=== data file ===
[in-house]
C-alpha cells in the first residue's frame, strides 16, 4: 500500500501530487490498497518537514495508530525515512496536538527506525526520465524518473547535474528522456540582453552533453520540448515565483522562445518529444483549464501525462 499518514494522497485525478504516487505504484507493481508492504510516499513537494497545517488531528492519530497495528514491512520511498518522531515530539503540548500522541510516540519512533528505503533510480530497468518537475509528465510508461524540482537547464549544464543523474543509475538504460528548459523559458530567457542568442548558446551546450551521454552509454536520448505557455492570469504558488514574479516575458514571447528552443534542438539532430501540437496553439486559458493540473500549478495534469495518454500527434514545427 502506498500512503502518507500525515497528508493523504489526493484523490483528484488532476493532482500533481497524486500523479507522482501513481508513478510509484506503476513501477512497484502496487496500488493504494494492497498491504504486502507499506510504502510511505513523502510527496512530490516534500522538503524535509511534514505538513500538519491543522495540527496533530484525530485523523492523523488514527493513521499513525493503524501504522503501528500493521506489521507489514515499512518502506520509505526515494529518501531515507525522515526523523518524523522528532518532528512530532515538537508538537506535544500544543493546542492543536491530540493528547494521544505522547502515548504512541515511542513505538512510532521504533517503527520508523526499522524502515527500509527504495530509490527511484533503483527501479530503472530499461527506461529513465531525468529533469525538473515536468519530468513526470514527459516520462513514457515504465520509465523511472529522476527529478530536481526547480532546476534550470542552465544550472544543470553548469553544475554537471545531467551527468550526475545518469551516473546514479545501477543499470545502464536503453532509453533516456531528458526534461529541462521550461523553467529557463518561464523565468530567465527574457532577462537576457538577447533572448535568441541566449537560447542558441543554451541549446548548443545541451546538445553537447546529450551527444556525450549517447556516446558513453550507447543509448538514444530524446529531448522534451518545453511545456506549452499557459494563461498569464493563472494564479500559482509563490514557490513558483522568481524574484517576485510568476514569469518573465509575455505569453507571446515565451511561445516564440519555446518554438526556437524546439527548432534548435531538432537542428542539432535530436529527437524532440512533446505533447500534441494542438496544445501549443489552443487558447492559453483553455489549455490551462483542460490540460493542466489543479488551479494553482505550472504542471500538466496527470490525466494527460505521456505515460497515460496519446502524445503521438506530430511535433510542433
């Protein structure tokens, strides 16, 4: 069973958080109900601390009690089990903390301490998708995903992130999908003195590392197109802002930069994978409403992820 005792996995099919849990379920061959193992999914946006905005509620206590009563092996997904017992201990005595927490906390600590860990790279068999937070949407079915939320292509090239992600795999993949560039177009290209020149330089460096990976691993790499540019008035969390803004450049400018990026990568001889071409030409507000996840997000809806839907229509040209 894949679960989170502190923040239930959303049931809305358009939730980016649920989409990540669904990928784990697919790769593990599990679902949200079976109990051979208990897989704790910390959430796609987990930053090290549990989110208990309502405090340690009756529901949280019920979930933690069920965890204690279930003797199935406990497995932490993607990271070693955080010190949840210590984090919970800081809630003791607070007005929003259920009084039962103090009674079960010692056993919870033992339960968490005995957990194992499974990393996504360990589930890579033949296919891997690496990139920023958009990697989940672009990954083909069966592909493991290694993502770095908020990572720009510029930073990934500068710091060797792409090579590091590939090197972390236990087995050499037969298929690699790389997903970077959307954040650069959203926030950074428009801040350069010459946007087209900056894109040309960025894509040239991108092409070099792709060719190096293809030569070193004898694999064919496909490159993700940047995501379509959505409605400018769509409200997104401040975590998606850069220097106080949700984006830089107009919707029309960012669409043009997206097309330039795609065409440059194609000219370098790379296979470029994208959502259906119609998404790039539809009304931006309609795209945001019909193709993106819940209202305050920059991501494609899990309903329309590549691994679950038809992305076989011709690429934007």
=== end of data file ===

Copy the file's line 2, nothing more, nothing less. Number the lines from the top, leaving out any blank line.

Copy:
C-alpha cells in the first residue's frame, strides 16, 4: 500500500501530487490498497518537514495508530525515512496536538527506525526520465524518473547535474528522456540582453552533453520540448515565483522562445518529444483549464501525462 499518514494522497485525478504516487505504484507493481508492504510516499513537494497545517488531528492519530497495528514491512520511498518522531515530539503540548500522541510516540519512533528505503533510480530497468518537475509528465510508461524540482537547464549544464543523474543509475538504460528548459523559458530567457542568442548558446551546450551521454552509454536520448505557455492570469504558488514574479516575458514571447528552443534542438539532430501540437496553439486559458493540473500549478495534469495518454500527434514545427 502506498500512503502518507500525515497528508493523504489526493484523490483528484488532476493532482500533481497524486500523479507522482501513481508513478510509484506503476513501477512497484502496487496500488493504494494492497498491504504486502507499506510504502510511505513523502510527496512530490516534500522538503524535509511534514505538513500538519491543522495540527496533530484525530485523523492523523488514527493513521499513525493503524501504522503501528500493521506489521507489514515499512518502506520509505526515494529518501531515507525522515526523523518524523522528532518532528512530532515538537508538537506535544500544543493546542492543536491530540493528547494521544505522547502515548504512541515511542513505538512510532521504533517503527520508523526499522524502515527500509527504495530509490527511484533503483527501479530503472530499461527506461529513465531525468529533469525538473515536468519530468513526470514527459516520462513514457515504465520509465523511472529522476527529478530536481526547480532546476534550470542552465544550472544543470553548469553544475554537471545531467551527468550526475545518469551516473546514479545501477543499470545502464536503453532509453533516456531528458526534461529541462521550461523553467529557463518561464523565468530567465527574457532577462537576457538577447533572448535568441541566449537560447542558441543554451541549446548548443545541451546538445553537447546529450551527444556525450549517447556516446558513453550507447543509448538514444530524446529531448522534451518545453511545456506549452499557459494563461498569464493563472494564479500559482509563490514557490513558483522568481524574484517576485510568476514569469518573465509575455505569453507571446515565451511561445516564440519555446518554438526556437524546439527548432534548435531538432537542428542539432535530436529527437524532440512533446505533447500534441494542438496544445501549443489552443487558447492559453483553455489549455490551462483542460490540460493542466489543479488551479494553482505550472504542471500538466496527470490525466494527460505521456505515460497515460496519446502524445503521438506530430511535433510542433